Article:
Sure, Tinypass--the innovative paywall system with a modest name and big ambitions--made headlines recently as the backbone for superblogger Andrew Sullivan's pioneering embrace of editorial independence. But while all eyes are on which big media enterprise will next have the temerity to actually charge for its content, the real source of Tinypass's growth--and the new future of the Internet--may come from the Long Tail. That means smaller operations like innovative hairstylists, cupcake makers, and tattoo artists (the list is infinite) that produce content people all over the world want. How do they grow their businesses beyond local markets? By creating video/text/audio content that people will pay for. It works a little bit like eBay, without the physical goods.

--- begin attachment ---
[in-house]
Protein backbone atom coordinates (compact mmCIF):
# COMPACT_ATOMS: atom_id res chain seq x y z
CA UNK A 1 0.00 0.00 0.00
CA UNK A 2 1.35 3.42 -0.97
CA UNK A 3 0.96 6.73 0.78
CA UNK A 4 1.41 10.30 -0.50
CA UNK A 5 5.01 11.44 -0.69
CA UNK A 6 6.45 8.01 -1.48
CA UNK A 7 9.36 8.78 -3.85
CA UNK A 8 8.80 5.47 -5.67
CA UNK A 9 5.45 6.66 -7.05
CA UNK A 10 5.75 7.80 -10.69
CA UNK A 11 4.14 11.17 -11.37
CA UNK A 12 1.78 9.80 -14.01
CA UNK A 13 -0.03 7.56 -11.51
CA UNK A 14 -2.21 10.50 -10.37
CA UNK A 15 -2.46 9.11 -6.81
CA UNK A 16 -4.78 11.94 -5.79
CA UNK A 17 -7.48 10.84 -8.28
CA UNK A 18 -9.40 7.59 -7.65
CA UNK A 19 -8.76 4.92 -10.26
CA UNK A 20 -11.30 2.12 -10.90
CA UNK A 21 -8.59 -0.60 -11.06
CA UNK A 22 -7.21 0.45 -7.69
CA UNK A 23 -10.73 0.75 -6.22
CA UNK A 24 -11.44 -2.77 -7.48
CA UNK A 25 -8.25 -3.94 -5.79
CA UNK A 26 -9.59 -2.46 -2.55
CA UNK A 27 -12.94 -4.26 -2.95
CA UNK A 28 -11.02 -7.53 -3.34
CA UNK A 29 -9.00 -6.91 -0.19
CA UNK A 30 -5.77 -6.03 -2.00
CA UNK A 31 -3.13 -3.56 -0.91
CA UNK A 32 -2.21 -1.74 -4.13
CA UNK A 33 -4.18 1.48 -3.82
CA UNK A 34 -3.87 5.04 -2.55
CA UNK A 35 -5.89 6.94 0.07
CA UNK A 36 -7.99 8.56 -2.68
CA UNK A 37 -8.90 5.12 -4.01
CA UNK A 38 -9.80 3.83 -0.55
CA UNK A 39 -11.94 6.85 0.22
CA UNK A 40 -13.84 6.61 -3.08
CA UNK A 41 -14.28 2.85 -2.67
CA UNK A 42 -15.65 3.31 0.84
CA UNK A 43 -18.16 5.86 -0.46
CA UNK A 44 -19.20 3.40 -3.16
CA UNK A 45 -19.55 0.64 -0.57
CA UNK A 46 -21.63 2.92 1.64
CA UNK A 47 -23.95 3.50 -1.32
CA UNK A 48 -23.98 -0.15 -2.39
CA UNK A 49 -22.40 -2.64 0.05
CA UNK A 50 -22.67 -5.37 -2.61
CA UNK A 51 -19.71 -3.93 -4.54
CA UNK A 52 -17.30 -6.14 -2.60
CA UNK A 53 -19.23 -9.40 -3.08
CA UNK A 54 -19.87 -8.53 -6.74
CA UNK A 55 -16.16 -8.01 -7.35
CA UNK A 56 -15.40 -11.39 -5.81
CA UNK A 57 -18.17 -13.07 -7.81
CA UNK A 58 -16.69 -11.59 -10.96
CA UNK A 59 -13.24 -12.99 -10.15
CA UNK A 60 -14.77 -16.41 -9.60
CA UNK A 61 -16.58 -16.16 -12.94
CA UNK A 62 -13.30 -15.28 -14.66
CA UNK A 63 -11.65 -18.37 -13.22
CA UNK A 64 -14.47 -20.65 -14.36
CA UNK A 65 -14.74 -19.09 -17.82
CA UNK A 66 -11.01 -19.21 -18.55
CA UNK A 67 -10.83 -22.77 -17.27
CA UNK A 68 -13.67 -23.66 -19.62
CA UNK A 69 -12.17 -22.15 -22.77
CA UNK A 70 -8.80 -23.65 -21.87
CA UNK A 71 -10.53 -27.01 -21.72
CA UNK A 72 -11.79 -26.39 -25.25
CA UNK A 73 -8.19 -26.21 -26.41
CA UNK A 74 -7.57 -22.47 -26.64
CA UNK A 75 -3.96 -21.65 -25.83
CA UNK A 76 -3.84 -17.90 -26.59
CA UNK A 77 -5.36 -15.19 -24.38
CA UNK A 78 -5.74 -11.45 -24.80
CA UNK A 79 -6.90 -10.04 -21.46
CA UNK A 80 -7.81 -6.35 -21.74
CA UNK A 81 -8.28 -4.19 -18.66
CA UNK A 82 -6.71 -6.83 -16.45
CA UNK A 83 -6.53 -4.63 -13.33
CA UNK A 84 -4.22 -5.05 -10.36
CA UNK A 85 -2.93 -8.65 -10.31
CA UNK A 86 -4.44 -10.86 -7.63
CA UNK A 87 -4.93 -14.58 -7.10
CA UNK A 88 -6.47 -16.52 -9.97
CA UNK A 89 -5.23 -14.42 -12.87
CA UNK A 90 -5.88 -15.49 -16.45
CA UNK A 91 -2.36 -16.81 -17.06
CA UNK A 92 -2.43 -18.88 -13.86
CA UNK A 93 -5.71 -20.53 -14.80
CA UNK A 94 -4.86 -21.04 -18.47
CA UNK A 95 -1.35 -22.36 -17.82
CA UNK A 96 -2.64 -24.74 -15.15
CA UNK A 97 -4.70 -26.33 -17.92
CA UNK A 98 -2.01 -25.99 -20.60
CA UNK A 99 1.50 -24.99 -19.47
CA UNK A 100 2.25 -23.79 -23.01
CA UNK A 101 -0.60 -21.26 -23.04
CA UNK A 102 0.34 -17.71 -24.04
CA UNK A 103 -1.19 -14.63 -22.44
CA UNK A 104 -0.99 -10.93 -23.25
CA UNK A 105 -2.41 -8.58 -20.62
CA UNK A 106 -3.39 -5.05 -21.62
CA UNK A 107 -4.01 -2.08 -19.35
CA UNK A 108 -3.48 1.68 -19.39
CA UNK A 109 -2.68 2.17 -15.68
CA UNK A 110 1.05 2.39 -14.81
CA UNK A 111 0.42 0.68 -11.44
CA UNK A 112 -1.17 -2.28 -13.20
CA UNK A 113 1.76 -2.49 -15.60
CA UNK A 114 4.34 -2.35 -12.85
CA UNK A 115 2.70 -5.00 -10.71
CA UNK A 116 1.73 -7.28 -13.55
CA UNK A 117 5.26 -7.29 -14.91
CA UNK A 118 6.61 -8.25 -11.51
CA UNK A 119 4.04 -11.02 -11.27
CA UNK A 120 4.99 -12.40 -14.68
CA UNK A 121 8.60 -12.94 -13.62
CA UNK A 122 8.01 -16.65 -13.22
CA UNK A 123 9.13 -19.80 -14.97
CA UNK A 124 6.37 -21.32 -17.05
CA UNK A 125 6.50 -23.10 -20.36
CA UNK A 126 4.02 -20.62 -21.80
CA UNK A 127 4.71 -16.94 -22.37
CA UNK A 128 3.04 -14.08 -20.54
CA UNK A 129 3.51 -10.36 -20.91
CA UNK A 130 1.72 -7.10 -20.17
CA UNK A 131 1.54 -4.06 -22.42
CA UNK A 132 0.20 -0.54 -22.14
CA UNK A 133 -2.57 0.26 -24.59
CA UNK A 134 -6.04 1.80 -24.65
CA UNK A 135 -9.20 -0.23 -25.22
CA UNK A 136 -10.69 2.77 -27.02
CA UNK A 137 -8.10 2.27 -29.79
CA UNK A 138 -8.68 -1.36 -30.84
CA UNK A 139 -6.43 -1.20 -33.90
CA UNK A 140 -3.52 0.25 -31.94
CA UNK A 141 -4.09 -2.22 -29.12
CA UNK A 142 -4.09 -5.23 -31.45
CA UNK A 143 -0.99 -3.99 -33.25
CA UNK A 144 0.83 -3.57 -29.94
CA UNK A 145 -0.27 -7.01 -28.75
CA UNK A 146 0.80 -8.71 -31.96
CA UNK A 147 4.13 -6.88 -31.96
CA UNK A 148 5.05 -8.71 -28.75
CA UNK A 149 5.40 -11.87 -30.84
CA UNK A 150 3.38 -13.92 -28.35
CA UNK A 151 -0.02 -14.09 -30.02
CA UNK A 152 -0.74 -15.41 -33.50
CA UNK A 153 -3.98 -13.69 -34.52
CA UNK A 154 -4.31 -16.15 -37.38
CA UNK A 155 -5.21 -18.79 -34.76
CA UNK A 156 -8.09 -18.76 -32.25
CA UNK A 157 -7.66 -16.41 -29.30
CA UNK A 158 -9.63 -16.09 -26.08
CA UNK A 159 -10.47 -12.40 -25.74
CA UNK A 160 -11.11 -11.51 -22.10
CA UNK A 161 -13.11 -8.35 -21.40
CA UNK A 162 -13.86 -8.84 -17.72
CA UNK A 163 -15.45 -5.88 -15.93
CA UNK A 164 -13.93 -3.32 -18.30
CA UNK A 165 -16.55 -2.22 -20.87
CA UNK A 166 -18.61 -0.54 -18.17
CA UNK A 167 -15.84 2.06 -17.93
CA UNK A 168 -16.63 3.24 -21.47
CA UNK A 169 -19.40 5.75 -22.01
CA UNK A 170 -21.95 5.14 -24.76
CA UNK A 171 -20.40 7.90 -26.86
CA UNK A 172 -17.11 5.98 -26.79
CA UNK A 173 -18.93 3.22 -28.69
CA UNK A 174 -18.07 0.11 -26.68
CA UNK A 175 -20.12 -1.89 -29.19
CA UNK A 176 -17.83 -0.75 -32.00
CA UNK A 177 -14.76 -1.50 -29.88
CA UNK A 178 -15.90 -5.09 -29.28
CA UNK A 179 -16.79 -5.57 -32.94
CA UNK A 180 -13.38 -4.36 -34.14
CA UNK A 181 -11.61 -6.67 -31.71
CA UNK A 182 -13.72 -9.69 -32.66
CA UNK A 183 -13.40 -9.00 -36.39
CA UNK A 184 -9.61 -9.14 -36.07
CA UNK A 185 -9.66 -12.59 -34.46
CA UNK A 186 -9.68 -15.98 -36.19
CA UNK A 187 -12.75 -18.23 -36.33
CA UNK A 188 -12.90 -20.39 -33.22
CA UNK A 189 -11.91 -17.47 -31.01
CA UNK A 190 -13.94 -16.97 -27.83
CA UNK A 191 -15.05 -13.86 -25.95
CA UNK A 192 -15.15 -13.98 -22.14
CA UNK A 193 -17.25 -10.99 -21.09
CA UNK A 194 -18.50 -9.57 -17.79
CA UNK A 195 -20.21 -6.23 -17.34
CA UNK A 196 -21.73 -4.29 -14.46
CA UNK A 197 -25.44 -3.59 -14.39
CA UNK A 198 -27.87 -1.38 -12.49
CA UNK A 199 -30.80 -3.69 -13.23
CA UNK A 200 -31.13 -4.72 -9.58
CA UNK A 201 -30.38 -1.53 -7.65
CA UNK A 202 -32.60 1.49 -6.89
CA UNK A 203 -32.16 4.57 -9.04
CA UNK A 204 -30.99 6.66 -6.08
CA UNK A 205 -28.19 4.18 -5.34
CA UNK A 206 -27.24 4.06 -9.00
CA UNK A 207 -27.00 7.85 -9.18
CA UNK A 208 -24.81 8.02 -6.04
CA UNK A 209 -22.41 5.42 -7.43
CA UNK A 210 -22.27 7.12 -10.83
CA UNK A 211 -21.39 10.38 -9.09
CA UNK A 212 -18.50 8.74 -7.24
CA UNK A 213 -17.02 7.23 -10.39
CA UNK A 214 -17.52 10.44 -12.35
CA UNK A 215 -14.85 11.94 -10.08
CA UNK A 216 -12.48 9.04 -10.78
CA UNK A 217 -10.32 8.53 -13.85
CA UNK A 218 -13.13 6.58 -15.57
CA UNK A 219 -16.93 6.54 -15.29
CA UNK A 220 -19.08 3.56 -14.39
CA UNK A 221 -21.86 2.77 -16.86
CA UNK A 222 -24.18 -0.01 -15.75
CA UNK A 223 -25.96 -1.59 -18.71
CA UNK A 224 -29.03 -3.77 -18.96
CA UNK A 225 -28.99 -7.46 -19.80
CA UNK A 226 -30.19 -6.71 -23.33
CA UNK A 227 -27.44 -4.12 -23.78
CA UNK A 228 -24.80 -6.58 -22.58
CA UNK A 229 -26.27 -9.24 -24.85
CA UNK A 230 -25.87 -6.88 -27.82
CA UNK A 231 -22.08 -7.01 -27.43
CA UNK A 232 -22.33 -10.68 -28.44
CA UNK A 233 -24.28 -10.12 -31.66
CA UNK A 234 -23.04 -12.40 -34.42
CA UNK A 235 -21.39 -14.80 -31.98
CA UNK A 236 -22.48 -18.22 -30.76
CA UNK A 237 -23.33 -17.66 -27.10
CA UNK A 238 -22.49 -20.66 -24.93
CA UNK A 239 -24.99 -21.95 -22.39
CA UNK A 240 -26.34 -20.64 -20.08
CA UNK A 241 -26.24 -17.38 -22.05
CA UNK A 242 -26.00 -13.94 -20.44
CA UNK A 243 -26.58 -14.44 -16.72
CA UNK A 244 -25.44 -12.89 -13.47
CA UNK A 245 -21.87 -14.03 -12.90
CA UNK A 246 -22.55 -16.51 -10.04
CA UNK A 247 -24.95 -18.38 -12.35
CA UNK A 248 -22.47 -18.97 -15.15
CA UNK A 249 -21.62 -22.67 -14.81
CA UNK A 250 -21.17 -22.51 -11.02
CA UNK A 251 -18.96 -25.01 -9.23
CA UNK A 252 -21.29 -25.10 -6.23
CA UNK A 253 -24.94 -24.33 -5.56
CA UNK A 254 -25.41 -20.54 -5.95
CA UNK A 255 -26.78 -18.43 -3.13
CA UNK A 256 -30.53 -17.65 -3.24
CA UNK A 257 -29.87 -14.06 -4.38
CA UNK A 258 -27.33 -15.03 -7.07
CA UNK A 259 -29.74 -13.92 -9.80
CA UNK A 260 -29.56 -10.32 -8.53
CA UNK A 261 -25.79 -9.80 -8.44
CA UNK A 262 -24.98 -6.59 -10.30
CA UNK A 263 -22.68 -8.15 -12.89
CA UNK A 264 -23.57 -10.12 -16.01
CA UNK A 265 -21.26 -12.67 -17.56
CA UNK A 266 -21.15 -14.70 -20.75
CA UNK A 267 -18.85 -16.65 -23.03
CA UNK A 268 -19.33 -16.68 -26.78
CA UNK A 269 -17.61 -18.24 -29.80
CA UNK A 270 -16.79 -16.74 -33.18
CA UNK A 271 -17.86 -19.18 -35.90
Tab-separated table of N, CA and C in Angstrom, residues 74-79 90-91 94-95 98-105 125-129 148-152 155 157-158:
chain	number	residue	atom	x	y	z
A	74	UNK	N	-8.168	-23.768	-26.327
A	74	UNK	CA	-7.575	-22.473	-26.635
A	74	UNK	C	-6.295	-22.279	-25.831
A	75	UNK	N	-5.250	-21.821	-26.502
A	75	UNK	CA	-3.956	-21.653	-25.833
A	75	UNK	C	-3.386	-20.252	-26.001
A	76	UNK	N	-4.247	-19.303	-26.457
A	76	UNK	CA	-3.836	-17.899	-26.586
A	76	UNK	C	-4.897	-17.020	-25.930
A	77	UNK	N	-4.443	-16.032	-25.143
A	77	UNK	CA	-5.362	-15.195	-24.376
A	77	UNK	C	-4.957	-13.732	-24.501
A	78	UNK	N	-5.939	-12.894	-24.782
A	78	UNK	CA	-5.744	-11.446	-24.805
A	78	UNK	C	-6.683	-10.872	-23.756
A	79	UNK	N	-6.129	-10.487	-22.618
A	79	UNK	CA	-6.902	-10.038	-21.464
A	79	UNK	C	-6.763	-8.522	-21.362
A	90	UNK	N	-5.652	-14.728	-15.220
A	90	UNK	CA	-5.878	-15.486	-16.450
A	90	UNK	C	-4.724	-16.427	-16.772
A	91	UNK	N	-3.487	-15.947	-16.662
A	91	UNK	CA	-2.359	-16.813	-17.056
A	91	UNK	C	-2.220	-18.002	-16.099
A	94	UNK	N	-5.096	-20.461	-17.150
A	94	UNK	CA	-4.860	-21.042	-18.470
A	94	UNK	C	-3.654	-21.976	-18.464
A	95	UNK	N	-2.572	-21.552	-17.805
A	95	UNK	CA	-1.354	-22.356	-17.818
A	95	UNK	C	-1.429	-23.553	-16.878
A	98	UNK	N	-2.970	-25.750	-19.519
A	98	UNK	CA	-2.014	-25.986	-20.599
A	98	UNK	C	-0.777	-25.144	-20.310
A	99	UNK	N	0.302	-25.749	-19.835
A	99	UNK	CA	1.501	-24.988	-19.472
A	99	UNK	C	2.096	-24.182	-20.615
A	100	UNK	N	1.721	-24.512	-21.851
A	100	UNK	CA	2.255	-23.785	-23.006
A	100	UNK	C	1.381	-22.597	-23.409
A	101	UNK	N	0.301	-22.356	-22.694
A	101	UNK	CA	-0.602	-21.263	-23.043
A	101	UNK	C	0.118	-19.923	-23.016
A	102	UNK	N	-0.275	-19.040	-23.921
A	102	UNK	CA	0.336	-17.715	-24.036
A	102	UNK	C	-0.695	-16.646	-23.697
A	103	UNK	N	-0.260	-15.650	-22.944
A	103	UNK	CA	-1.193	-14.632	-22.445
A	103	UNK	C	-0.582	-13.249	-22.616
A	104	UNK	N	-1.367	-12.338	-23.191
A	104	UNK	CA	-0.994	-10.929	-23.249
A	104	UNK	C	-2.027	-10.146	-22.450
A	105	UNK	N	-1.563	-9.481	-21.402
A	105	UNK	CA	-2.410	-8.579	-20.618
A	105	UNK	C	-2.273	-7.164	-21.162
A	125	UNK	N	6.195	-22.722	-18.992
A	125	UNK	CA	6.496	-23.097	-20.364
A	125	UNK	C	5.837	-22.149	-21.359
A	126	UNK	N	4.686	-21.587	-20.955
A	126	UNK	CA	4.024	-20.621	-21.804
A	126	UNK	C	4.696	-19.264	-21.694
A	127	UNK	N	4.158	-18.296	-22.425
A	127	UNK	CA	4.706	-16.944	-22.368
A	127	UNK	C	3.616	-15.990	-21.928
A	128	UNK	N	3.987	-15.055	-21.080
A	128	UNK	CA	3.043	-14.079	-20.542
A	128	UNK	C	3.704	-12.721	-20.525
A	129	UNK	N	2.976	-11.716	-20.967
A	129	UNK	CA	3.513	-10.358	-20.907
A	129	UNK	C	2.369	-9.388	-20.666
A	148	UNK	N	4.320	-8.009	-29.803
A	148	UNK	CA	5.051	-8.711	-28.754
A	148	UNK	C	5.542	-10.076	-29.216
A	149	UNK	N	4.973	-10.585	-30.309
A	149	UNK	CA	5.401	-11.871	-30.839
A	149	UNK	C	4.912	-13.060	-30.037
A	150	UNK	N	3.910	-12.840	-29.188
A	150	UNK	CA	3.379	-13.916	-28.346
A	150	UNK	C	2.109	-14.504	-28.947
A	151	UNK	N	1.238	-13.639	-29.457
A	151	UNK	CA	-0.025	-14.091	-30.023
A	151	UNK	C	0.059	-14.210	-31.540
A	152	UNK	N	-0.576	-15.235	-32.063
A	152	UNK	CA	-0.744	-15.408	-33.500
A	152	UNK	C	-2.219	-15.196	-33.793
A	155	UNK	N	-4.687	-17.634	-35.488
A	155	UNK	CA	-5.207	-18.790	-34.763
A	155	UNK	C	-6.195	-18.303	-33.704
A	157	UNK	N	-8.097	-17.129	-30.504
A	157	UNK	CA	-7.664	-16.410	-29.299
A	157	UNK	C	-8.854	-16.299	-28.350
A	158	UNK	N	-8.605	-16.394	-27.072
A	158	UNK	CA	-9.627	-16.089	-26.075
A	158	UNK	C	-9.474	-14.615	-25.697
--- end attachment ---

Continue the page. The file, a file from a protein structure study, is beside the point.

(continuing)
So while people considering the future of paid-content schemes wait for, say, the Huffington Post to charge like the New York Times, and while the Huffpost thinks hell if I'm going to alienate my readers--I'll scrap for the advertising that's left, Mikey Mike at Tattoo Dreams says show me the money (and I'll show you my stuff). Tinypass describes itself as "a powerful e-commerce platform that helps sites charge for access to content." That's simple broad inclusive thinking, just right for what's next. Mr. Sullivan will do very well, we're sure. And so might Huffpost if it decides to go that way. But have you seen what Shirley is doing with cupcakes in Mendocino? Or Raquel's new extreme 'do in Buckhead? You've just got to see. You have to. By the way, that'll be a dollar.
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